Nondisjunction in trisomy 21: Origin and mechanismsPetersen M.B.a,b · Mikkelsen M.b
aDepartment of Genetics, Institute of Child Health, Athens (Greece); bDepartment of Medical Genetics, The John F. Kennedy Institute, Glostrup (Denmark)
Do you have an account?
- Rent for 48h to view
- Buy Cloud Access for unlimited viewing via different devices
- Synchronizing in the ReadCube Cloud
- Printing and saving restrictions apply
Rental: USD 8.50
Cloud: USD 20.00
Chromosomal aneuploidy is a fundamental characteristic of the human species. In this review we summarize the knowledge about the origin and mechanisms of nondisjunction in human trisomy 21 that has accumulated during the last decade by using DNA polymorphism analysis. The first molecular correlate of nondisjunction in humans is altered recombination, meiosis I errors being associated with reduced recombination and maternal meiosis II errors with increased recombination between the nondisjoined chromosomes. Thus, virtually all maternal meiotic errors of chromosome 21 seem to be initiated in meiosis I. Advanced maternal age remains the only well documented risk factor for maternal meiotic nondisjunction, but there is, however, still a surprising lack of understanding of the basic mechanisms behind the maternal age effect.
© 2001 S. Karger AG, Basel
Article / Publication Details
Copyright / Drug Dosage / DisclaimerCopyright: All rights reserved. No part of this publication may be translated into other languages, reproduced or utilized in any form or by any means, electronic or mechanical, including photocopying, recording, microcopying, or by any information storage and retrieval system, without permission in writing from the publisher or, in the case of photocopying, direct payment of a specified fee to the Copyright Clearance Center.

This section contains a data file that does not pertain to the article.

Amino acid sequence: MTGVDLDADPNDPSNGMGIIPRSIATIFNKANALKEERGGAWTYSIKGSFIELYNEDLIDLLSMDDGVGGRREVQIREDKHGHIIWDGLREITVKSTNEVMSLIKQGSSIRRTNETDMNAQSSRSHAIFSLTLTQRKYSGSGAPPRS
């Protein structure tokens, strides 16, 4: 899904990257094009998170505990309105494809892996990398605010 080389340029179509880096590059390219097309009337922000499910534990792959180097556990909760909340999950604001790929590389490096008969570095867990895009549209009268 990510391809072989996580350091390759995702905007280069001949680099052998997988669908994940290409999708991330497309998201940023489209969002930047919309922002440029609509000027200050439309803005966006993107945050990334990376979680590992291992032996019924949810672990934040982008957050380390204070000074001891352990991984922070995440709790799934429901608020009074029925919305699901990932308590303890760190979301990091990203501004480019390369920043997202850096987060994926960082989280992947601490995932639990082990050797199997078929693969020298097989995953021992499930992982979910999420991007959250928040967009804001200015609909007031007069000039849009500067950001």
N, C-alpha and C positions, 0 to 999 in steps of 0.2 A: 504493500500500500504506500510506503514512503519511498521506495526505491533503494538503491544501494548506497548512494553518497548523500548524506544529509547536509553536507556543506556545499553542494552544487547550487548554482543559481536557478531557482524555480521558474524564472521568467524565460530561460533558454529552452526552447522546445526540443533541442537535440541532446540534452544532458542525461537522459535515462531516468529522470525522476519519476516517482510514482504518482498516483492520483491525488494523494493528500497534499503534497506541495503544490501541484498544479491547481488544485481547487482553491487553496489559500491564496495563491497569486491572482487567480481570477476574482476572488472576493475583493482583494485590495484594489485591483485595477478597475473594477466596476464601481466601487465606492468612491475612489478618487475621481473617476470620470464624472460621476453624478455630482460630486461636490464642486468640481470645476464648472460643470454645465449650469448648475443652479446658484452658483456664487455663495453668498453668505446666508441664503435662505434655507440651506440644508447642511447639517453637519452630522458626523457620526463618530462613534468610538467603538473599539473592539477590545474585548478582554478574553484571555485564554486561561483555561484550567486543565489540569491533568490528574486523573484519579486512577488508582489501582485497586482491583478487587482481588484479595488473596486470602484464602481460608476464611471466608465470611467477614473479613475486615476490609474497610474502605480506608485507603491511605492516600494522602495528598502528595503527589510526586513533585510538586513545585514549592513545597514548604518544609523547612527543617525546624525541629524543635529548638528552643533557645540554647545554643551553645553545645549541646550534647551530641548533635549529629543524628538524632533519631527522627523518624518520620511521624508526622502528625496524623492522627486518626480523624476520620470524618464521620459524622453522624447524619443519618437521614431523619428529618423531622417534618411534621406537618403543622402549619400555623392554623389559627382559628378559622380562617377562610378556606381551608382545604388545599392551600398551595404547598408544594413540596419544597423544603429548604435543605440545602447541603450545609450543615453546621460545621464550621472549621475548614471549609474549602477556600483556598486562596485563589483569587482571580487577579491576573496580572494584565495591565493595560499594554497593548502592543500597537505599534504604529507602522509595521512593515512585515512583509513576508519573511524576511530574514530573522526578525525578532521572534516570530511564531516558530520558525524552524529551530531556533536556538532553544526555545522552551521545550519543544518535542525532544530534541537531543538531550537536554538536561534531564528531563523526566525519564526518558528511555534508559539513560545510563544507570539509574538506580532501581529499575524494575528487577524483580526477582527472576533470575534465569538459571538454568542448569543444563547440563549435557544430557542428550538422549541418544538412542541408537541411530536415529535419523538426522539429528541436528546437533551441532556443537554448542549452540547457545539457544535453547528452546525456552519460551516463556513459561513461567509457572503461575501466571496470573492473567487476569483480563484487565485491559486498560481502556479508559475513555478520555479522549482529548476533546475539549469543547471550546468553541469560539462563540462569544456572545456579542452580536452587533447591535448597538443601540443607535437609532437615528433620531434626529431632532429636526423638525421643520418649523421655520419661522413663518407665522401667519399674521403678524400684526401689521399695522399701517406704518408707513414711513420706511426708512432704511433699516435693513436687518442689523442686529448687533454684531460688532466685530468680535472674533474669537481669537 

Drug Dosage: The authors and the publisher have exerted every effort to ensure that drug selection and dosage set forth in this text are in accord with current recommendations and practice at the time of publication. However, in view of ongoing research, changes in government regulations, and the constant flow of information relating to drug therapy and drug reactions, the reader is urged to check the package insert for each drug for any changes in indications and dosage and for added warnings and precautions. This is particularly important when the recommended agent is a new and/or infrequently employed drug.
Disclaimer: The statements, opinions and data contained in this publication are solely those of the individual authors and contributors and not of the publishers and the editor(s). The appearance of advertisements or/and product references in the publication is not a warranty, endorsement, or approval of the products or services advertised or of their effectiveness, quality or safety. The publisher and the editor(s) disclaim responsibility for any injury to persons or property resulting from any ideas, methods, instructions or products referred to in the content or advertisements.